New images of the asteroid Pallas recently revealed by the Massachusetts Institute of Technology (MIT) show that its surface is full of craters, similar to the texture of a golf ball.
Pallas, named after the Greek goddess of wisdom, was discovered in 1802. With nearly 400 kilometers in diameter, it is the third largest object in the asteroid belt, having about one seventh the size of the Moon.
Now, new research carried out by MIT scientists has revealed detailed images of this rocky body that demonstrate that its strange physiognomy is due to a series of impacts it has suffered in the past.
"Pallas' orbit involves impacts at a very high speed," explained the study's lead author, Michael Marsset, quoted in communication. “From these images, we can now say that Palla is the object with the most craters that we know of in the asteroid belt. It is like discovering a new world ”.
In all, 36 craters more than 30 kilometers in diameter have been identified, approximately one fifth the diameter of the Chicxulub crater in Mexico, whose impact on Earth dictated the end of the dinosaurs 65 million years ago.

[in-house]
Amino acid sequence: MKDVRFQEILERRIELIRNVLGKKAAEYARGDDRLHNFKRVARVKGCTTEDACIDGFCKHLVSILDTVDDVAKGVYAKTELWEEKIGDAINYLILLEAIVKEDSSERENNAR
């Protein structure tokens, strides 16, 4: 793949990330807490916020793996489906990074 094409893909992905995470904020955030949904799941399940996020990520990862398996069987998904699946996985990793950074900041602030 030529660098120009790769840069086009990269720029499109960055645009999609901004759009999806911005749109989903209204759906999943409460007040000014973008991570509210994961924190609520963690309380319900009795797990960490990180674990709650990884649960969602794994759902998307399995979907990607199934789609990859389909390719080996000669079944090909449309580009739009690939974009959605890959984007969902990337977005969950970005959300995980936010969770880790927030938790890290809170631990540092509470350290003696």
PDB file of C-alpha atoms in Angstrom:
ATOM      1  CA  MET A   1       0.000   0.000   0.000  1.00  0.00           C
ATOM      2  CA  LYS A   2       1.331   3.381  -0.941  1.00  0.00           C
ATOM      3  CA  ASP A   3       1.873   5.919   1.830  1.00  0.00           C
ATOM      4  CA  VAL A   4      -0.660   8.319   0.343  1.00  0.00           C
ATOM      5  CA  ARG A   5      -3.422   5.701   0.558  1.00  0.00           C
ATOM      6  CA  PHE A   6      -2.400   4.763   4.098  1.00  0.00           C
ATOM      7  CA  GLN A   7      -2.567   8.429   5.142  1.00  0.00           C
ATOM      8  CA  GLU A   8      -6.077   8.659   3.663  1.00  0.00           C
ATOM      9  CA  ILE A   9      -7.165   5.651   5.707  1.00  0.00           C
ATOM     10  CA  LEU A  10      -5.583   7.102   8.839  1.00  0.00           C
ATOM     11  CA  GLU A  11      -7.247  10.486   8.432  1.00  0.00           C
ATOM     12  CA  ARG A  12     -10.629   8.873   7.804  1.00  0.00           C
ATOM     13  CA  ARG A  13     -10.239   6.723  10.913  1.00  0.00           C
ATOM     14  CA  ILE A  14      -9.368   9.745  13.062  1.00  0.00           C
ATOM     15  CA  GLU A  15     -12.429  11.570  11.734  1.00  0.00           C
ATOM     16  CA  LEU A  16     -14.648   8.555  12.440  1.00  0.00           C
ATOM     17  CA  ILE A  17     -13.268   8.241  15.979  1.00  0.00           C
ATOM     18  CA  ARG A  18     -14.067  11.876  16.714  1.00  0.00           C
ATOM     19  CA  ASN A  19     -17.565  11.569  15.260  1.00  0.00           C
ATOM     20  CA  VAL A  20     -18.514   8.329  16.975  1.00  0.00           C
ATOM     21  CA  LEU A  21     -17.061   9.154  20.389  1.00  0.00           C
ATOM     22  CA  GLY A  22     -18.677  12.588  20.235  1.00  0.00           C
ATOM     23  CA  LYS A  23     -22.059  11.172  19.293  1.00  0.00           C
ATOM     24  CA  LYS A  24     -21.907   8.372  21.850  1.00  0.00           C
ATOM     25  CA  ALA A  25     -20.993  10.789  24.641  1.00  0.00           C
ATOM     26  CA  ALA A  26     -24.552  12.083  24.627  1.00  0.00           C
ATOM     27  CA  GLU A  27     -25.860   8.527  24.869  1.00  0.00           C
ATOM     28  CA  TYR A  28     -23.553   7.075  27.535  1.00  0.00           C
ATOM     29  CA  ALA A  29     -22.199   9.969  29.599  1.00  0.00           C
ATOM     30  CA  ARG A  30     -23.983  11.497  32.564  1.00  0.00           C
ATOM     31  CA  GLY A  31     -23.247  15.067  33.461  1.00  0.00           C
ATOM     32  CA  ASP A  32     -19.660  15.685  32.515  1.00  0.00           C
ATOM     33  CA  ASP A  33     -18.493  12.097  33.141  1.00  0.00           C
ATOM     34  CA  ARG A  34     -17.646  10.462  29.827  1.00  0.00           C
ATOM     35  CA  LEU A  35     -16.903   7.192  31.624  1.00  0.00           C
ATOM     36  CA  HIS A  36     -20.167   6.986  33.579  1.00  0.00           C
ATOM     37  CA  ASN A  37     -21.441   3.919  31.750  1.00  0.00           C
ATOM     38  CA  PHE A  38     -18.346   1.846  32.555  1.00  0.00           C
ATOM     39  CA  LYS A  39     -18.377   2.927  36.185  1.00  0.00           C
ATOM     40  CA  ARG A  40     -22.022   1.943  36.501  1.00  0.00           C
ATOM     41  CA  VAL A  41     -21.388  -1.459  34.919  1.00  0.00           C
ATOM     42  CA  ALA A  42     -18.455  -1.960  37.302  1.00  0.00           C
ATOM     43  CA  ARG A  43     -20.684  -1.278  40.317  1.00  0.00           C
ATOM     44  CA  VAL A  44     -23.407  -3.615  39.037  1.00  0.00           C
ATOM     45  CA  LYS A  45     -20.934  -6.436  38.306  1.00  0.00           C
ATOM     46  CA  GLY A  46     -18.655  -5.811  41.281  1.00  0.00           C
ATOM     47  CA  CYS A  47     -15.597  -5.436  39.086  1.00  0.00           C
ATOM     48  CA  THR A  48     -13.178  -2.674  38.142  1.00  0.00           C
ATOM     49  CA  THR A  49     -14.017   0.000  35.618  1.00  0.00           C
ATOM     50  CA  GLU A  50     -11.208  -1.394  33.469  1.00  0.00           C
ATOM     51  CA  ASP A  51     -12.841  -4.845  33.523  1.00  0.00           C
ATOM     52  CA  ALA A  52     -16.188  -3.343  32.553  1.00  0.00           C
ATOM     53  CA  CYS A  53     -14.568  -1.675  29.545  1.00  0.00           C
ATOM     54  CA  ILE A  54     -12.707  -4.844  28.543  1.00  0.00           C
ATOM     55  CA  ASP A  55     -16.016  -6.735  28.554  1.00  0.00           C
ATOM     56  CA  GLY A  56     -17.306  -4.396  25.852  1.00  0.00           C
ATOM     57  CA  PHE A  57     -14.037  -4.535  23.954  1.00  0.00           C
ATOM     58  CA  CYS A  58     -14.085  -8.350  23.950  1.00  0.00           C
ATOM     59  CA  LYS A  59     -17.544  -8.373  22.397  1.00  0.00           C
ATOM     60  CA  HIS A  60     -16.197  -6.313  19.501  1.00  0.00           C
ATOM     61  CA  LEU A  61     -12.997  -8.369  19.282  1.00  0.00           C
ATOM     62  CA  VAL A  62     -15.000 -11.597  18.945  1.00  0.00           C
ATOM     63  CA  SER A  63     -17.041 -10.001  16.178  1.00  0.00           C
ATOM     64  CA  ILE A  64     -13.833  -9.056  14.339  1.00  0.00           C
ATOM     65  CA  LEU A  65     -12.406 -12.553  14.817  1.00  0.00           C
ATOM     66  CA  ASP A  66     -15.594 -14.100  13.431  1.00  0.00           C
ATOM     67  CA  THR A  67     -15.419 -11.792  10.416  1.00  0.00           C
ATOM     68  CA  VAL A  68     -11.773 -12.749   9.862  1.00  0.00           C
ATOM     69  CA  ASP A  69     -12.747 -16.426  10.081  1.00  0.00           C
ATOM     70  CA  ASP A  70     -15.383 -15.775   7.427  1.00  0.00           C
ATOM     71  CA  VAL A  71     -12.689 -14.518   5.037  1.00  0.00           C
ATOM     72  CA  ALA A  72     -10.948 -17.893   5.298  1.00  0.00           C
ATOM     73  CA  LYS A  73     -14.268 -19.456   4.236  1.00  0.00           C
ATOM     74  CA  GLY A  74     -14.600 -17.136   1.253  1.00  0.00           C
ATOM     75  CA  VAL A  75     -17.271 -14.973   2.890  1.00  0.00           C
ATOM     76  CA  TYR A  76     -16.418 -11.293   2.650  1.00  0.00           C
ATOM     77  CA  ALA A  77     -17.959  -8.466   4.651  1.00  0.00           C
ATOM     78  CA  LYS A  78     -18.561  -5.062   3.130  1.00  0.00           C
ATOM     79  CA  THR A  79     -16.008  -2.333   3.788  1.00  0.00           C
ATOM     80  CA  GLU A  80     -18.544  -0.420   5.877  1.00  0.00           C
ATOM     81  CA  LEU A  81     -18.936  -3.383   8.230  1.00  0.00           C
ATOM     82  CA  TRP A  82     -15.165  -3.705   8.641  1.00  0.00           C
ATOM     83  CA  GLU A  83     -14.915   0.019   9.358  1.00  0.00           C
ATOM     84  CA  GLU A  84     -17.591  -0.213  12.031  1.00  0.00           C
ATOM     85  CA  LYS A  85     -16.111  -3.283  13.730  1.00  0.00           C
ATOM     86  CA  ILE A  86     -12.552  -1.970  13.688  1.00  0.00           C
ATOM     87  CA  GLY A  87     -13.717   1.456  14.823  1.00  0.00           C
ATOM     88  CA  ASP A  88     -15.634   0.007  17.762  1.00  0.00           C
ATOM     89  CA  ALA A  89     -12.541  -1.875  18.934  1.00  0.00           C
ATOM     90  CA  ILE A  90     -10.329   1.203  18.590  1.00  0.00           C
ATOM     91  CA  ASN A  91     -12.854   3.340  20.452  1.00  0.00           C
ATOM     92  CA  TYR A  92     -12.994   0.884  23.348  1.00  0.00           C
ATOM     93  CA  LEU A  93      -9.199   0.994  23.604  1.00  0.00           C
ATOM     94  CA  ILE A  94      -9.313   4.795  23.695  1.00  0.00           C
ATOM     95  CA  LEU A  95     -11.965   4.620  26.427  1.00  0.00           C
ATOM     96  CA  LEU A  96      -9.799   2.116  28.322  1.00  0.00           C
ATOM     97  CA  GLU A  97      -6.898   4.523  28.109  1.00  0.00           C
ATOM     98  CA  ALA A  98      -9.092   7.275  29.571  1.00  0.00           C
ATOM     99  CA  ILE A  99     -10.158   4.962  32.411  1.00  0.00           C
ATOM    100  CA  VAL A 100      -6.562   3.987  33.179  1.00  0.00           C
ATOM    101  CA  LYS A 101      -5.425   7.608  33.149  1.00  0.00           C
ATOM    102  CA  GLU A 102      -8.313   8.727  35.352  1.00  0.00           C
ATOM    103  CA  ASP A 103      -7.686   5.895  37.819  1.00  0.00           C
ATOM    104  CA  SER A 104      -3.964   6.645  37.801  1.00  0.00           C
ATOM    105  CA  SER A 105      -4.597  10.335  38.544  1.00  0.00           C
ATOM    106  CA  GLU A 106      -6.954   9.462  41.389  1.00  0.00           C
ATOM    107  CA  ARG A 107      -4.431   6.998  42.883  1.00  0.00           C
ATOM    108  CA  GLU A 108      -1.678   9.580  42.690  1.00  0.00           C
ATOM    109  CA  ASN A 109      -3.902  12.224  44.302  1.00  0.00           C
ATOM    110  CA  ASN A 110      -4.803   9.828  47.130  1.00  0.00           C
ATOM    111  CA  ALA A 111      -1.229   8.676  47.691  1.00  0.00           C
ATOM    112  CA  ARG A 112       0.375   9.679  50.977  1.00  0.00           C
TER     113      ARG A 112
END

These craters appear to cover at least 10% of Pallas' surface, which "suggests a violent collision history", the scientists wrote in the new article, the results of which were this week published in the specialized scientific journal Nature Astronomy.
MIT scientists suspect that Pallas 'violent past is related to his skewed orbit: while most objects in the asteroid belt move more or less along the same elliptical path around the Sun, Pallas' tilted orbit makes it pass through the belt at an angle.
For this reason, the team maintains, any collision that Pallas suffers will cause about four times more damage than collisions between two asteroids in the same orbit.